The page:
Unfortunately, despite the high projected return on investment, development assistance for health remains stagnant. Hence the need to think beyond traditional assistance and to acknowledge that countries are indeed developing and economies are growing. There is evidence in an increasing number of emerging economies that as GDP increases so does health spending but, without proper insurance mechanisms in place and weak public financing systems, the likelihood that people will face financial catastrophe remains high.
Chris Elias, President of Global Development for the Gates Foundation and one of the many illustrious Forum participants put it well when he said, "Resource Mobilization is like changing leads in the middle of a dance and we must learn to study the stars." Chris is talking about the dance of development and the stars being those countries who are fast learners and are finding innovative ways to finance their own health agenda.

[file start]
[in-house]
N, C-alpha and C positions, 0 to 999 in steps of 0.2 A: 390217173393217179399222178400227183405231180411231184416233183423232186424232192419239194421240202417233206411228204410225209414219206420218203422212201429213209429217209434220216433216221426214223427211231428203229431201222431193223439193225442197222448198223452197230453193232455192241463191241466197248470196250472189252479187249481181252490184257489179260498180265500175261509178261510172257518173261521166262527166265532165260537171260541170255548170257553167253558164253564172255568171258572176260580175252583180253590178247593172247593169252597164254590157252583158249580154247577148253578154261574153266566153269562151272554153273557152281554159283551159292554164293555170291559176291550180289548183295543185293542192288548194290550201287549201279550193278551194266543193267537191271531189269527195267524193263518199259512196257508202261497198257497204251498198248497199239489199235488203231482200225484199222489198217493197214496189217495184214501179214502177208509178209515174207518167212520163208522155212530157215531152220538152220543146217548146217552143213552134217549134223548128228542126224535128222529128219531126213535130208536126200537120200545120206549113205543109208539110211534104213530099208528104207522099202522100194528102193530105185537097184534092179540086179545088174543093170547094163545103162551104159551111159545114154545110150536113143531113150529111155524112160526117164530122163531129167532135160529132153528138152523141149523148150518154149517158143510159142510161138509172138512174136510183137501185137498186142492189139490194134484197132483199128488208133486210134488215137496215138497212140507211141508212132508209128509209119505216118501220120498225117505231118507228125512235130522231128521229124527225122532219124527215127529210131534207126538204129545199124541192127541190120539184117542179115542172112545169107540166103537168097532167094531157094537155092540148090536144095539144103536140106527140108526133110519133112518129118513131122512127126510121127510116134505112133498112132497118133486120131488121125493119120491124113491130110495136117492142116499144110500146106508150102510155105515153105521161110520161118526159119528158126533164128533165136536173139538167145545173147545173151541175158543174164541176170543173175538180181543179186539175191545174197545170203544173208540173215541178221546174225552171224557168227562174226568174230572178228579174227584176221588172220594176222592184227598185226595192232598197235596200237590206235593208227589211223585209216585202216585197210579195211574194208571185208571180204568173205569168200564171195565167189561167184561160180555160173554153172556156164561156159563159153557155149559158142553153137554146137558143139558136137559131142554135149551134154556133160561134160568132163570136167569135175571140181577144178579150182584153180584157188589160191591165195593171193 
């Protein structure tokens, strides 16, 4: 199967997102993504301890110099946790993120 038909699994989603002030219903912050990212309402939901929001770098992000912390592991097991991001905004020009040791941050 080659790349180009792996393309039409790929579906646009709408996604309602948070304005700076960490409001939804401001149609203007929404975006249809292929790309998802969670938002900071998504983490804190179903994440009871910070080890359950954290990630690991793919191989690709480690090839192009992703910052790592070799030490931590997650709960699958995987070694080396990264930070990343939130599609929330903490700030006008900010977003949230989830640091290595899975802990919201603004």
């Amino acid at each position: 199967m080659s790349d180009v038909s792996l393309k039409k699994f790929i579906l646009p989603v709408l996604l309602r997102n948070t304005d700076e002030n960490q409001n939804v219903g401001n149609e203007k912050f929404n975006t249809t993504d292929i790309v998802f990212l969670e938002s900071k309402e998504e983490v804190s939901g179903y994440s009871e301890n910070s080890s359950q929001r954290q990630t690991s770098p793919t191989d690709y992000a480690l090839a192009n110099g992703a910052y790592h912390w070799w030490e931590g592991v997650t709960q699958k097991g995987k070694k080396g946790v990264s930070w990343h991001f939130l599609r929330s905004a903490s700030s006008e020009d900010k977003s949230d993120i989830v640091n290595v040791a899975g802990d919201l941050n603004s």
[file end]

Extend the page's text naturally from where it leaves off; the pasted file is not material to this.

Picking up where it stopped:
One way countries can raise revenue is through taxes. But in many developing countries, where a large percentage of the population is poor, governments focus on raising import taxes or VAT. Take Ghana for instance, where 2.5 percent of their Value Added Tax (VAT) supports the health budget, as noted by Nathaniel Otoo, CEO of the National Health Insurance Agency. He added that the "Expansion of the tax base has benefitted the national insurance scheme, which is now covering 41 percent of the population." Another interesting example comes from the Philippines where taxes on tobacco have contributed to significantly raising the health budget as reported by Jeremias Paul, their former Under Secretary for Finance. Other so called "sin taxes" that have been used to finance health budgets are taxes on carbon emissions as well as sugary drinks and products.